Spine Instability Neoplastic Score: agreement across different medical and surgical specialties

Spanish Back Pain Research Network Task Force for the Improvement of Inter-Disciplinary Management of Spinal Metastasis

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38 Citations (Scopus)


Background Context Spinal instability is an acknowledged complication of spinal metastases; in spite of recent suggested criteria, it is not clearly defined in the literature. Purpose This study aimed to assess intra and interobserver agreement when using the Spine Instability Neoplastic Score (SINS) by all physicians involved in its management. Study Design Independent multicenter reliability study for the recently created SINS, undertaken with a panel of medical oncologists, neurosurgeons, radiologists, orthopedic surgeons, and radiation oncologists, was carried out. Patient Sample Ninety patients with biopsy-proven spinal metastases and magnetic resonance imaging, reviewed at the multidisciplinary tumor board of our institution, were included. Outcome Measures Intraclass correlation coefficient (ICC) was used for SINS score agreement. Fleiss kappa statistic was used to assess agreement on the location of the most affected vertebral level; agreement on the SINS category (“stable,” “potentially stable,” or “unstable”); and overall agreement with the classification established by tumor board. Methods Clinical data and imaging were provided to 83 specialists in 44 hospitals across 14 Spanish regions. No assessment criteria were pre-established. Each clinician assessed the SINS score twice, with a minimum 6-week interval. Clinicians were blinded to assessments made by other specialists and to their own previous assessment. Subgroup analyses were performed by clinicians' specialty, experience (≤7, 8–13, ≥14 years), and hospital category (four levels according to size and complexity). This study was supported by Kovacs Foundation. Results Intra and interobserver agreement on the location of the most affected levels was “almost perfect” (κ>0.94). Intra-observer agreement on the SINS score was “excellent” (ICC=0.77), whereas interobserver agreement was “moderate” (ICC=0.55). Intra-observer agreement in SINS category was “substantial” (k=0.61), whereas interobserver agreement was “moderate” (k=0.42). Overall agreement with the tumor board classification was “substantial” (κ=0.61). Results were similar across specialties, years of experience, and hospital category. Conclusions Agreement on the assessment of metastatic spine instability is moderate. The SINS can help improve communication among clinicians in oncology care.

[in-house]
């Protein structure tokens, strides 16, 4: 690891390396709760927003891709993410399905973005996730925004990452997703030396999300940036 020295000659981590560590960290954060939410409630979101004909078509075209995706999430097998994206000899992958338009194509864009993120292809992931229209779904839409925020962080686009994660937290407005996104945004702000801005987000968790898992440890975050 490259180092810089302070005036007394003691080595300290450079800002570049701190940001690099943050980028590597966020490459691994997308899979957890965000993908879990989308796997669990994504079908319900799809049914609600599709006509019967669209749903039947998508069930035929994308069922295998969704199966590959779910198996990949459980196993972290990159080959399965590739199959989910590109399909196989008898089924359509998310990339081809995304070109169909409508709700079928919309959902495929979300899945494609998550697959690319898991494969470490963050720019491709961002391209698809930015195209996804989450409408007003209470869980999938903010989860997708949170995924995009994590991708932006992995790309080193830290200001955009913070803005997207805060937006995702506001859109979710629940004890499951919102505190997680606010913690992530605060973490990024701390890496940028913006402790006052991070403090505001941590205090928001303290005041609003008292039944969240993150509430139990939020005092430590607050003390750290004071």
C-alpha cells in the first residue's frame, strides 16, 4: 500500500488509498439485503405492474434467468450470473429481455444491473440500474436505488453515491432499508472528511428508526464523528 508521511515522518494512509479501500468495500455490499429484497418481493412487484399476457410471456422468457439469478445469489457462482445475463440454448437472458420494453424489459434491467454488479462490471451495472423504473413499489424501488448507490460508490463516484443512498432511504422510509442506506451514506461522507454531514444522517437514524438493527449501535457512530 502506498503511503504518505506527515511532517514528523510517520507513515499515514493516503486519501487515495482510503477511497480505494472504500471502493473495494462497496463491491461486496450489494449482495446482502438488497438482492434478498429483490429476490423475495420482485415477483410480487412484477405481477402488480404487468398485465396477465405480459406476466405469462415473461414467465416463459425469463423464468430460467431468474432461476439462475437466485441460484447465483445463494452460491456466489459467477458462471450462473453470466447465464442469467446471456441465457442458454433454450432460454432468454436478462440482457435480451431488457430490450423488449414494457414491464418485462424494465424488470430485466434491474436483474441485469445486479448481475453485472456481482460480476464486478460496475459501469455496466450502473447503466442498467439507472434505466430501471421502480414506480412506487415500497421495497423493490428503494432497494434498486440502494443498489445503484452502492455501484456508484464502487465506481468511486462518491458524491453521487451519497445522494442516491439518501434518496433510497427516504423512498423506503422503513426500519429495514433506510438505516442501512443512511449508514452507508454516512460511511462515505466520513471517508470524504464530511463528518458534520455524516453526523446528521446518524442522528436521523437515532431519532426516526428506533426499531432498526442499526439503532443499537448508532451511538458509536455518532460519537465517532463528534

Original languageEnglish
Pages (from-to)591-599
Number of pages9
JournalSpine Journal
Issue number5
Publication statusPublished - 1 May 2016

Bibliographical note

Publisher Copyright:
© 2015 Elsevier Inc.


  • Medical specialty
  • Observer agreement
  • Reliability analysis
  • Spinal instability
  • Spinal metastases
  • Spine Instability Neoplastic Score

ASJC Scopus subject areas

  • Surgery
  • Orthopedics and Sports Medicine
  • Clinical Neurology


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